Nearly 15 percent of the requested materials that were not available for lending were no longer held in the collection. . . .However, this problem could be eased if more attempts were made to update the union lists. The primary responsibility for this updating should rest with the libraries themselves. . . .
The study results point to a potential problem in the ILLINET system. Why were almost 40 percent of the requests [to the Regenstein Library] unfilled due to non-ownership of the material? . . .It would be interesting to know whether . . . this is a problem experienced by all lending libraries in the ILLINET system.
In order to understand the interlibrary loan system as it exists today, it would be desirable to study the records and procedures of a major online user to see if a system such as OCLC brings a higher rate of success in borrowing materials from other institutions. The study could also be repeated in more specialized settings, such as in business and in scientific research libraries.
The author of this article could have communicated more clearly if he had labelled these statements as recommendations.
In the summary section of a report the author, following the old-time preacher's practice, tells the readers what they have just been told. The summary provides the opportunity for the author to state succinctly what the whole investigation was intended to find out, how the investigation tried to find that out, and what it did find out. By reviewing the whole process briefly in the summary, the author can help the reader grasp the connections among the many details about which the reader has just been reading, and can thus help the reader see the forest instead of merely the trees.
Acknowledgements of assistance are almost always appropriate in a report on a problem-solving effort or investigation, and the summary section is a conventional place for an author to express his or her thanks for help received.
In writing expository prose, an author can serve the cause of clarity of communication well by keeping the main flow of the exposition as simple and direct as possible. One good way in which an author can simplify the main flow of his or her writing is to put into an appendix (or appendices) the highly detailed discussions of subordinate portions of what he or she wants to say. The author should summarize briefly, in the main expository flow, what has been appended and should refer the reader from the main flow to the appendix as appropriate; e.g., with statements along the lines of: "The observations made are presented in full in Appendix A"; or "Appendix B contains the questions asked in the questionnaire sent to catalogers"; or "The full database structure will be found in Appendix C."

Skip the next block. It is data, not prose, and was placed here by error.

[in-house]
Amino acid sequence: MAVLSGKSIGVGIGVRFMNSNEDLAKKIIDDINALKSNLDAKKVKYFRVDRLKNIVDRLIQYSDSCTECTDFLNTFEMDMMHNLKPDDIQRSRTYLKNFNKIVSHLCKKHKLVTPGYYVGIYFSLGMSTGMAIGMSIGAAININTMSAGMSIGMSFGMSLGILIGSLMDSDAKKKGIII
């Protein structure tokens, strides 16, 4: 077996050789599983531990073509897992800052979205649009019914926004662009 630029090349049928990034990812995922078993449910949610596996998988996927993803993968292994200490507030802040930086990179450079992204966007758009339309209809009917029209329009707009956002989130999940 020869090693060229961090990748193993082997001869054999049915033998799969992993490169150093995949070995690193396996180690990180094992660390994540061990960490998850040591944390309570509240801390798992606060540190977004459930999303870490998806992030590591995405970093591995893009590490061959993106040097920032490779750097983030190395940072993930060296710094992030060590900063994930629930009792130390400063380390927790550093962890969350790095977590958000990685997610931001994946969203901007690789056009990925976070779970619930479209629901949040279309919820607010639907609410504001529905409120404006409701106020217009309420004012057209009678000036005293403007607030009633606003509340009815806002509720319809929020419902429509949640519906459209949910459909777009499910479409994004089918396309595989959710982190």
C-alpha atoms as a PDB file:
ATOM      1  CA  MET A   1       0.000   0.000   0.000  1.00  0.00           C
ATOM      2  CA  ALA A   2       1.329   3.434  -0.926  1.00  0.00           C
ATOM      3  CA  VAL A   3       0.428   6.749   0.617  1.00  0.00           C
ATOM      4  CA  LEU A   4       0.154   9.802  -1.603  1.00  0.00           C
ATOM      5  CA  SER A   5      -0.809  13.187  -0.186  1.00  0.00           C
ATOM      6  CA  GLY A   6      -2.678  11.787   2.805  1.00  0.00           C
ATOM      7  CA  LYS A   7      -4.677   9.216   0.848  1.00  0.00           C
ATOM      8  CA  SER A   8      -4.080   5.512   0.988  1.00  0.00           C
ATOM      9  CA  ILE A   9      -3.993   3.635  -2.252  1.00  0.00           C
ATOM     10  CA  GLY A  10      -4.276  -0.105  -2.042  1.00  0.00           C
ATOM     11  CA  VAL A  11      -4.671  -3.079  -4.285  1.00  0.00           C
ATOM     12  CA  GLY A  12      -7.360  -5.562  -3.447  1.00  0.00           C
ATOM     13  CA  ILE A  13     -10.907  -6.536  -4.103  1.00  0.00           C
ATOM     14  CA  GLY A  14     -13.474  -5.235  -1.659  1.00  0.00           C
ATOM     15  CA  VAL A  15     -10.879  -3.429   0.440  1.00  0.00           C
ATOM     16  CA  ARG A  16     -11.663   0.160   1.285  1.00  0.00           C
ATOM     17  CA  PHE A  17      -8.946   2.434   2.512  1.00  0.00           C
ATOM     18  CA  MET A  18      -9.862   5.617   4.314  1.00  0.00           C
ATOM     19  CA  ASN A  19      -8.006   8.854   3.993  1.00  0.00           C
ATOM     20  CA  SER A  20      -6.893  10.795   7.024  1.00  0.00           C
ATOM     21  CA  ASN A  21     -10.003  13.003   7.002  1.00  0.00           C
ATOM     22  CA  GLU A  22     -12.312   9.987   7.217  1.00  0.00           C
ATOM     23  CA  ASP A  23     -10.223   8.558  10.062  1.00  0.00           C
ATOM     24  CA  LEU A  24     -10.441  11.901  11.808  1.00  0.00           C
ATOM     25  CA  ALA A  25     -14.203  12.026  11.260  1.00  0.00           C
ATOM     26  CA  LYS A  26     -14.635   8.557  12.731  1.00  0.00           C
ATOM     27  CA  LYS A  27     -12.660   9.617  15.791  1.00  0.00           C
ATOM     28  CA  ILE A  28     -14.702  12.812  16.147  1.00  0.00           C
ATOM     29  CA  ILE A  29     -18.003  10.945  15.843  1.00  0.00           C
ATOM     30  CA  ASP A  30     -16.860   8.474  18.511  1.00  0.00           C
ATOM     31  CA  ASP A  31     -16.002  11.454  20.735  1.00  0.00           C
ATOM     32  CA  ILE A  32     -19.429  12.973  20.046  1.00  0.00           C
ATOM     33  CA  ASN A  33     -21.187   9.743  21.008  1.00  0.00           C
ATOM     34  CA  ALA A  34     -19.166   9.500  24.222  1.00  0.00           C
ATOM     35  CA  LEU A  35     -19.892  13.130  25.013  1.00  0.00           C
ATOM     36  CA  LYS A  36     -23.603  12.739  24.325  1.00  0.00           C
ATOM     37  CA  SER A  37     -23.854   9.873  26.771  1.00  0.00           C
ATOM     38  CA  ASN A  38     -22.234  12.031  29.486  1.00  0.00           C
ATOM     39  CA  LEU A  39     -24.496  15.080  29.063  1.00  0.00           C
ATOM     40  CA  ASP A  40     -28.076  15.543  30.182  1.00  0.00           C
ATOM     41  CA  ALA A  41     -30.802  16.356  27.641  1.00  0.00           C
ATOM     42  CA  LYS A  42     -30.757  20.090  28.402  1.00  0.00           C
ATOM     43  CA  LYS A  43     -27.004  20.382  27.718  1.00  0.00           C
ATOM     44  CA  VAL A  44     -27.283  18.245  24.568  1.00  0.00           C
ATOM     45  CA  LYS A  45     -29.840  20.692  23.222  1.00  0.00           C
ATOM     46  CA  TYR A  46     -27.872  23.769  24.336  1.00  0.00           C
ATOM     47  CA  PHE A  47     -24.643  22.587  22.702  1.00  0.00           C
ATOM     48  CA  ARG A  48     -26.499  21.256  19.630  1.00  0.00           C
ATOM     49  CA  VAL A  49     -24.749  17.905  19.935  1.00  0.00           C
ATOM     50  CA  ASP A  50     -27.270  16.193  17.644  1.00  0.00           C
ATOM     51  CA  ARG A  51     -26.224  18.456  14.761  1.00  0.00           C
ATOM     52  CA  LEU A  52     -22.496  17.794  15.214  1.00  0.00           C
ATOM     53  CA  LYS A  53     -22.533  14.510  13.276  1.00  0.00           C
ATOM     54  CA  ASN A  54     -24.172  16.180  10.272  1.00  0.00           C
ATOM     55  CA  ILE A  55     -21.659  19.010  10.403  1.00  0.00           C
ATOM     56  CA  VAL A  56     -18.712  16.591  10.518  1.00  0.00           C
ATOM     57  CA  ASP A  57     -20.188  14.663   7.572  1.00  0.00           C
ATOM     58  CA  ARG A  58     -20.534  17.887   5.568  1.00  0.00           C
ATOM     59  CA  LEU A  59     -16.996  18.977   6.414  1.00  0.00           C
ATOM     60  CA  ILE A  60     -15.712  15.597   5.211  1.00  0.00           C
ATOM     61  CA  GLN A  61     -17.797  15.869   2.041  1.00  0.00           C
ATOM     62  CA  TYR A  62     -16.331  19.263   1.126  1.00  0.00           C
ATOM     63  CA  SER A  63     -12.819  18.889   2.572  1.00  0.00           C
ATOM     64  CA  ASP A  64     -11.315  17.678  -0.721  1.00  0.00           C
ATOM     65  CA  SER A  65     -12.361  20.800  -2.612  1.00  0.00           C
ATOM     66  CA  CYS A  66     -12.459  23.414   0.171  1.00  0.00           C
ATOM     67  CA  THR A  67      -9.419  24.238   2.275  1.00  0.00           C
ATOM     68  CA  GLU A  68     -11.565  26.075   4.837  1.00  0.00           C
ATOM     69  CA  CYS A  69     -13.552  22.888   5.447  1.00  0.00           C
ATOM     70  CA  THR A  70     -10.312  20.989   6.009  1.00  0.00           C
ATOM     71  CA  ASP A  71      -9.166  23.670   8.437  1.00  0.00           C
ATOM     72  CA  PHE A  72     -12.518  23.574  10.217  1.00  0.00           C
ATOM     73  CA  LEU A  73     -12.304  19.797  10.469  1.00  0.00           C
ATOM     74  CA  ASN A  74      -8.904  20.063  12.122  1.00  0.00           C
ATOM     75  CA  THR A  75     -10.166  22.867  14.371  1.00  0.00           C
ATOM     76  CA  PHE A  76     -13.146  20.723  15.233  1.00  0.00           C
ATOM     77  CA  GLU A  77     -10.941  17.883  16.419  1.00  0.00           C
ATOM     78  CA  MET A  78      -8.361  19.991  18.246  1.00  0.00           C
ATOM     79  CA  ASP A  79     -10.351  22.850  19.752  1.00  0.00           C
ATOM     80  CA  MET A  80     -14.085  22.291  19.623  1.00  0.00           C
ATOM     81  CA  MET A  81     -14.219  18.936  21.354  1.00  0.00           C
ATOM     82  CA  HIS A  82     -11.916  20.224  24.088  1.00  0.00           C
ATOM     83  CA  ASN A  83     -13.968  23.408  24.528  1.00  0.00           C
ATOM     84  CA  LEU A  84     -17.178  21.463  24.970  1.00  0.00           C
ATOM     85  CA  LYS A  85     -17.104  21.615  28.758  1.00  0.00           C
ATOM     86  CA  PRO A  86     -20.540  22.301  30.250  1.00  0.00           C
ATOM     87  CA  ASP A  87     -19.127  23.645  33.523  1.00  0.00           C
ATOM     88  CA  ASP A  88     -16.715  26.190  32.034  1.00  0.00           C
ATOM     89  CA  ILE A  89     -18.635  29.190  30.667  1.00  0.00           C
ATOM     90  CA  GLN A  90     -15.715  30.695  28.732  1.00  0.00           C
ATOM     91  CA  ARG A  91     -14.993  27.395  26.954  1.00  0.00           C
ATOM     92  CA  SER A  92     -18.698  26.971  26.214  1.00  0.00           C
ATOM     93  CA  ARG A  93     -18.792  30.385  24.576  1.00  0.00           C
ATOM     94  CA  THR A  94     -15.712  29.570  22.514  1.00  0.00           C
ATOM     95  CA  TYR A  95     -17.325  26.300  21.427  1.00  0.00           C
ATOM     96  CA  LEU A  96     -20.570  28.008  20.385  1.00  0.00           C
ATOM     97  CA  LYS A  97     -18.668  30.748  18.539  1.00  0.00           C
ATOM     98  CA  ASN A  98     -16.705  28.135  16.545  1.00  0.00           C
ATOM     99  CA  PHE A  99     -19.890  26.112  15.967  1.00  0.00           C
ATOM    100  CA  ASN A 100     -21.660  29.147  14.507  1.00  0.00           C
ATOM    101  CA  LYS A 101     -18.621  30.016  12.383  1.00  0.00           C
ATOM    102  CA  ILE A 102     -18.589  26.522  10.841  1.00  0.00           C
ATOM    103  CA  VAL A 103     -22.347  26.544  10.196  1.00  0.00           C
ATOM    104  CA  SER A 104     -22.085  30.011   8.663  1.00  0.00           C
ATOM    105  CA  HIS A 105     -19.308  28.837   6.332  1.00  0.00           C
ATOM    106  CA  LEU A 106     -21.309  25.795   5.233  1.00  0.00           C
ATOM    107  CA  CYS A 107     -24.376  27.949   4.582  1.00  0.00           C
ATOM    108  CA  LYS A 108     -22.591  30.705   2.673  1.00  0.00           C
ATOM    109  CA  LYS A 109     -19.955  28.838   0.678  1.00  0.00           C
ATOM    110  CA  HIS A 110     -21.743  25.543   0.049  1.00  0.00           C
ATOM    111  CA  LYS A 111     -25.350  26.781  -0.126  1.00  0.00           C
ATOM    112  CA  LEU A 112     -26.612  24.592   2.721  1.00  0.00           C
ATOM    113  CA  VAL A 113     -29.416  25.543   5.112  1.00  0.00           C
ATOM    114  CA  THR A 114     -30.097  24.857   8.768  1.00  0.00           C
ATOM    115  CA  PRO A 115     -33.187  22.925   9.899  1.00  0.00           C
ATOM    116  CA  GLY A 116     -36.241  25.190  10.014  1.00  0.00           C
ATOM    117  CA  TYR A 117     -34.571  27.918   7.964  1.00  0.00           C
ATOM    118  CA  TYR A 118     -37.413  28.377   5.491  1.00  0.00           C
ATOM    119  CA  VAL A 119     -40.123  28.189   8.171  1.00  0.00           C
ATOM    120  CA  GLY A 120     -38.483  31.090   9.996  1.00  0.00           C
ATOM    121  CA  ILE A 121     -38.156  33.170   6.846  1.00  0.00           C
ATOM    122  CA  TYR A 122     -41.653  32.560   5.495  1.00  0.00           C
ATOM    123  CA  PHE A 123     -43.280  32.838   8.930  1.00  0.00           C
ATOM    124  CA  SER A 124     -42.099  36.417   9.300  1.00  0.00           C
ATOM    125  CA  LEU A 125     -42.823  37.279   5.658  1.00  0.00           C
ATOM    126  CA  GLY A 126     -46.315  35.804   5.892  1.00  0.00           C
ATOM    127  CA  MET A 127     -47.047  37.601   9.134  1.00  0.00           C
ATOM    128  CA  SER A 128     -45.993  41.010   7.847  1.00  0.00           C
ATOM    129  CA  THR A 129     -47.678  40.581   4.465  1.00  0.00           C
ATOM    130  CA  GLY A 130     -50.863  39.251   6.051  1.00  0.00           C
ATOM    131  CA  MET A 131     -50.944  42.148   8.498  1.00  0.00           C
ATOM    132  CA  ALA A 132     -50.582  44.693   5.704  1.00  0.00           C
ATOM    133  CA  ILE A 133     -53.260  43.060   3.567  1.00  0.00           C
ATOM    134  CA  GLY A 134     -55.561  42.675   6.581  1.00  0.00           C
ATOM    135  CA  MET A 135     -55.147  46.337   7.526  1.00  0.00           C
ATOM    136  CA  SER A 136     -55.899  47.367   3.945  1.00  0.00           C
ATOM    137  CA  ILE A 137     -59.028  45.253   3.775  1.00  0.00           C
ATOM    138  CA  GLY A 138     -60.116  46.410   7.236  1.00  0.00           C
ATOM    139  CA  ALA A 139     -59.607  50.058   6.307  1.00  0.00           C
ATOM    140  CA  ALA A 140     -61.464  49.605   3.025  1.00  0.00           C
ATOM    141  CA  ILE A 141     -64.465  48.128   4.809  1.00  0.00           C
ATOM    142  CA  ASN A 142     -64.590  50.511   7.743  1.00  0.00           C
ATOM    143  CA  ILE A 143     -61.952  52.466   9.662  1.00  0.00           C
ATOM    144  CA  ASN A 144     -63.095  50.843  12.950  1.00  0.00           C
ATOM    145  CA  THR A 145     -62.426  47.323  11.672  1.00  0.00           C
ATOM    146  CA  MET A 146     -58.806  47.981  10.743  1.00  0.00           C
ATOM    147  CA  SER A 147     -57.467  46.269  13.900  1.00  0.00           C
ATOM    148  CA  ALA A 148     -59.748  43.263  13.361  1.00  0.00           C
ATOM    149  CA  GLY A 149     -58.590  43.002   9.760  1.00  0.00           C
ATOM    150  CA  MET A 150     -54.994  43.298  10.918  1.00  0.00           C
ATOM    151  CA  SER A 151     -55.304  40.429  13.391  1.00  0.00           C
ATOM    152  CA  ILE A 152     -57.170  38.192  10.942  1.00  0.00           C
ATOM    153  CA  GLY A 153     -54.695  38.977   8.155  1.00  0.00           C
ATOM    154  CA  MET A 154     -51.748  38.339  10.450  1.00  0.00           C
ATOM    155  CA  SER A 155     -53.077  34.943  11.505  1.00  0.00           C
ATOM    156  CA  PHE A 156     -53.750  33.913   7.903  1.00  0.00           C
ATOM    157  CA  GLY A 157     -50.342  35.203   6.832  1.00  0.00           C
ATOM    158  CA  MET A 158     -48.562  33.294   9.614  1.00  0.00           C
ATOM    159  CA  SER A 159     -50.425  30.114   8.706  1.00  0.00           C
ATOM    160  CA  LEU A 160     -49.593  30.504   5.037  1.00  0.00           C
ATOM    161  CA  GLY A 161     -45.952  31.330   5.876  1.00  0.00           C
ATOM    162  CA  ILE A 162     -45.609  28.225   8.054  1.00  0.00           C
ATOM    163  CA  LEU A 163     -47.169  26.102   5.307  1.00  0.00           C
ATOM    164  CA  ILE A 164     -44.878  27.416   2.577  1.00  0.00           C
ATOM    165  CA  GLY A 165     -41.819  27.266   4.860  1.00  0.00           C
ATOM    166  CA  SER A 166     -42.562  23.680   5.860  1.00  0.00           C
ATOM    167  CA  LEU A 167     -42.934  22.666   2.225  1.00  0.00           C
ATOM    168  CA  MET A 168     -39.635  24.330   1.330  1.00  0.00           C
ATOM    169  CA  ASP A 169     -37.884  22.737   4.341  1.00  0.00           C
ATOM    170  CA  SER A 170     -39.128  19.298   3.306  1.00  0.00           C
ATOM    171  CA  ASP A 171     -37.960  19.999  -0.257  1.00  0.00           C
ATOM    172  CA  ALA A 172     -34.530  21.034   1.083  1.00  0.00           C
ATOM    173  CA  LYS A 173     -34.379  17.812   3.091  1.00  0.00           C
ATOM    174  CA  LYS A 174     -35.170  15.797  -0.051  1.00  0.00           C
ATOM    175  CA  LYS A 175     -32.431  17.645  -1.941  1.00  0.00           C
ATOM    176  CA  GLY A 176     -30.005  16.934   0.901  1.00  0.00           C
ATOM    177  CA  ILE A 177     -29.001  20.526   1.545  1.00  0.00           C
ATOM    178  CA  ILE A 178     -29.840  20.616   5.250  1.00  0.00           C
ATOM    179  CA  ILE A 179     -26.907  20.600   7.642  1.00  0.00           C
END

The appendix is not used as much in journal articles as it might (and, in my opinion, should) be. This may be partly due to authors' fears that editors would often be tempted to excise appendices in order to reduce easily the length of articles as published. In technical reports and memoranda, however, such editorial concerns are unlikely, and when you write in these forms you should certainly take advantage of the appendix as a good expository device.
We have looked at the evaluation of research in terms of the quality of the investigation itself, and in terms of the quality of the reporting of the research. I hope it is clear to you that though these ideas are offered here for use in the task of critiquing the research of others, most of the ideas can also be used as guidelines for your own researches and your reporting on them.
1. An interesting discussion of the failings of this encyclopedia (in a previous edition), and by implication, the possible failings of other encyclopedias, can be found in: Einbinder, Harvey. The Myth of the Britannica. New York, NY: Grove Press; 1964. 390p. LC:63-16997. [It should be noted that the major revision of the Britannica published in 1974 responded to many of the faults noted by Einbinder. A good review of the 1974 version was written by C. D. Needham. See: Needham, C. D. Britannica Revisited. Library Association Record. 1975 July; 77(7):153-168.]
2. These abstracts are quoted from: Abstractors' Manual of the ASM Review of Metal Literature. Novelty, OH: American Society for Metals. [no date]
3. Actually, this tripartite structure for good expository prose is a modern version of what Aristotle recommended some 2,300 years ago in his Rhetoric. As expressed by the Roman rhetorician Quintilian (c. 95 A.D.) in his De institutione oratoria, Aristotle's structure consists of: 1. exordium (opening); 2.1 narratio (statement of facts), 2.2 confirmatio (proof), 2.3 refutatio (denial); 3. peroratio (closing). Parts 2.1, 2.2, and 2.3, which do not have a fixed sequence among themselves, are what we think of today as the main body of the exposition.
Hernon, Peter; McClure, Charles R. Unobtrusive Testing: The 55 Percent Rule. Library Journal. 1986 April 15; 111(7):37-41. ISSN:0363-0277.
Winger, Robert B. Characteristics of Interlibrary Loan Requests Received by the Joseph Regenstein Library, 1980-1981. Library Quarterly. 1985 October; 55(4):424-445. ISSN:0024-2519.